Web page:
Monday, March 31, 2014

NJ contends rolling blackouts possible without subsidized power plants

New Jersey joins Maryland as states wanting to get new generation constructed, but being prevented from providing subsudies to make that happen.

NJ contends rolling blackouts possible without subsidized power plants |
New Jersey still faces potential rolling blackouts because of a shortage of generating capacity, making its plans to subsidize new power plants essential, a state lawyer said.

The state’s Board of Public Utilities on Thursday urged the U.S. Court of Appeals in Philadelphia to resurrect the law that makes subsidies possible, saying the federal judge who struck it down as unconstitutional was mistaken. The plan, signed into law by Gov. Chris Christie in January 2011, could cost state households and businesses $2.1 billion over 15 years, according to the board.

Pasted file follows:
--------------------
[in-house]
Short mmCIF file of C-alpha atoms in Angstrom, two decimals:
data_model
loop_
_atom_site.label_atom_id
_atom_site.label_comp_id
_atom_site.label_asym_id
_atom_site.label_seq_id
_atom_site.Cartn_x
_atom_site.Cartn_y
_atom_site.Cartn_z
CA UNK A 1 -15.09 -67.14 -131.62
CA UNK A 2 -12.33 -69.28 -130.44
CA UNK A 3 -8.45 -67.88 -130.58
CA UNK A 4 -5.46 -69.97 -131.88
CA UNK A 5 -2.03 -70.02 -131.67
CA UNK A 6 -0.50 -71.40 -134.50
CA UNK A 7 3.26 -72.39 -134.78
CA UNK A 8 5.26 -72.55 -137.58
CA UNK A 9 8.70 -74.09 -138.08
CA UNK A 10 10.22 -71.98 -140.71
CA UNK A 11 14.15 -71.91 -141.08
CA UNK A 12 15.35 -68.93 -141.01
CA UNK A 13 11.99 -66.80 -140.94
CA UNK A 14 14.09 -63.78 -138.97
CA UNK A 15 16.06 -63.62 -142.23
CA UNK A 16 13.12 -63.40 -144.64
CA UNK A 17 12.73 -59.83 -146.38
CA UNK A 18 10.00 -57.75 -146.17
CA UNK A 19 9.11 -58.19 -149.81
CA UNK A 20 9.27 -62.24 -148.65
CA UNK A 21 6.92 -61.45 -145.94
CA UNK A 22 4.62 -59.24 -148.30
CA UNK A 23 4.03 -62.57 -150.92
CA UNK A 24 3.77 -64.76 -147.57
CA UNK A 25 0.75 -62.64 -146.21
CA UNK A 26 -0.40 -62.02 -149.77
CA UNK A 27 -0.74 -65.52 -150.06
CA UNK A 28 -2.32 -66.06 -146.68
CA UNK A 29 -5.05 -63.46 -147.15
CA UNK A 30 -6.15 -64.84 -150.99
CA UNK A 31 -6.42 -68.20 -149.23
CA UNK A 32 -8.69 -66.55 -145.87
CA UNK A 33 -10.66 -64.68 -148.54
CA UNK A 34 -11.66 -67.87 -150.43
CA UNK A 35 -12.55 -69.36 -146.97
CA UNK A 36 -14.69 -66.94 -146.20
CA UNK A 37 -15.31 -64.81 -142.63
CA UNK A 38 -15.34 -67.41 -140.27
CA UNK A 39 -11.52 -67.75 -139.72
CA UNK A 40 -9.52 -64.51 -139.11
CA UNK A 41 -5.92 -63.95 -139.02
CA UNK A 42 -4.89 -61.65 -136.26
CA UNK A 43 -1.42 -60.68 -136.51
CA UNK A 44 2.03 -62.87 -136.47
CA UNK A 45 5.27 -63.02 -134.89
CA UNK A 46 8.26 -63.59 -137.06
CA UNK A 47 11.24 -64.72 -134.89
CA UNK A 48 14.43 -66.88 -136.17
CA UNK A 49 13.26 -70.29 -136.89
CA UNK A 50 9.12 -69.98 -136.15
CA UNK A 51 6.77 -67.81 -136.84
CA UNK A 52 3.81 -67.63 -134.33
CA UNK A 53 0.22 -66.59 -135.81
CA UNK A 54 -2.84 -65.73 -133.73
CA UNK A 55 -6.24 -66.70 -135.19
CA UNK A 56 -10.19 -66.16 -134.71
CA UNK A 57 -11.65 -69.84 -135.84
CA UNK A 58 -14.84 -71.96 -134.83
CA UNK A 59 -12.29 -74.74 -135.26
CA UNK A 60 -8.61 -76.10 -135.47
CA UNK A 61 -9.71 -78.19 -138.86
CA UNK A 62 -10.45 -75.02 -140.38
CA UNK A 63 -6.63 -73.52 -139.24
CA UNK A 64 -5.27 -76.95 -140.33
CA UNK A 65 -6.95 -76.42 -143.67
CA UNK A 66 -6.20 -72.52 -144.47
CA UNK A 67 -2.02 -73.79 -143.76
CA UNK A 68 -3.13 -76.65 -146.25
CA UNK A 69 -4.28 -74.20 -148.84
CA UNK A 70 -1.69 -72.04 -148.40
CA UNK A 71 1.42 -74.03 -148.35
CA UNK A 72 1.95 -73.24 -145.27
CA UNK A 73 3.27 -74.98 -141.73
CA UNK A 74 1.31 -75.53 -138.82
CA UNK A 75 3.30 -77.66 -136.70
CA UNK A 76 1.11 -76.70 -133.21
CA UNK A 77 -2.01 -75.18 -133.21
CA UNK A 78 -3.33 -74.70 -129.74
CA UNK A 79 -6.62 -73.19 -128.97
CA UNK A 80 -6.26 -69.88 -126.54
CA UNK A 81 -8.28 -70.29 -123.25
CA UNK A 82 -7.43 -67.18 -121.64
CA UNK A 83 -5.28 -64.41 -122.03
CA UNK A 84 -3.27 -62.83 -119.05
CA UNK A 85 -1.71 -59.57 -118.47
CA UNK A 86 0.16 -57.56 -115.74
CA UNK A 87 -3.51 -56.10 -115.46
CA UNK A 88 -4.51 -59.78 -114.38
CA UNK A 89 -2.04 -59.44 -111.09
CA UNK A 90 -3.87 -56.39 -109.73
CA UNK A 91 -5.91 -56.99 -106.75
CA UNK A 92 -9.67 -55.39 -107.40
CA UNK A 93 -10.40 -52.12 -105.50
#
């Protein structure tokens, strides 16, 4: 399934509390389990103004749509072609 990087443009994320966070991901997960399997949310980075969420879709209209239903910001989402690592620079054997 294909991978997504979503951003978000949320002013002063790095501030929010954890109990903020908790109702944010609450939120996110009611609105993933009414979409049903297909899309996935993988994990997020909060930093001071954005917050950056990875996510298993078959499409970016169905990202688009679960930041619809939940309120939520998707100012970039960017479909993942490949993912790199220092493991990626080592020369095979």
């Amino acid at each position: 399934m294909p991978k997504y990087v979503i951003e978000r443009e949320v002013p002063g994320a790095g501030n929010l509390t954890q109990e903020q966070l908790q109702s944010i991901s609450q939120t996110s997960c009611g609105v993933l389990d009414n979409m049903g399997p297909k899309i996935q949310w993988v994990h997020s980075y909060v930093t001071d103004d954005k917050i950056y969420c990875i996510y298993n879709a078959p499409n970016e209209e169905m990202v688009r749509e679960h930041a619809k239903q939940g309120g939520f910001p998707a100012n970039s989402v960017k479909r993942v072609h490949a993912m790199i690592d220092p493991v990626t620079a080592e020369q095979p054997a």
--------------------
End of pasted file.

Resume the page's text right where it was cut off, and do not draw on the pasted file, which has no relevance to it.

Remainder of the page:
The “law was enacted to solve a very important problem, to provide safe, reliable and more environmentally friendly power to the citizens of New Jersey,” Richard Engel, a lawyer for the utilities board, told the three-judge panel. “There still is a great concern if we don’t do something.”

New Jersey is among states grappling with the Federal Energy Regulatory Commission over the limits of state and U.S. authorities’ powers in overseeing power generation plants and wholesale market prices. A similar case is pending before the U.S. Court of Appeals in Richmond, Va., over subsidized power generation in Maryland.
Continue reading at

My opinion is states - or PJM - should be buying/subsidizing old plant for emergency reserve purposes, with unsubsidized markets participants (including CDM) setting the rules for when that reserve can operate. 

1 comment:

  1. post a response to Roger Pilke Jr.'s article
    It doesn't say anything interesting - which makes it worse.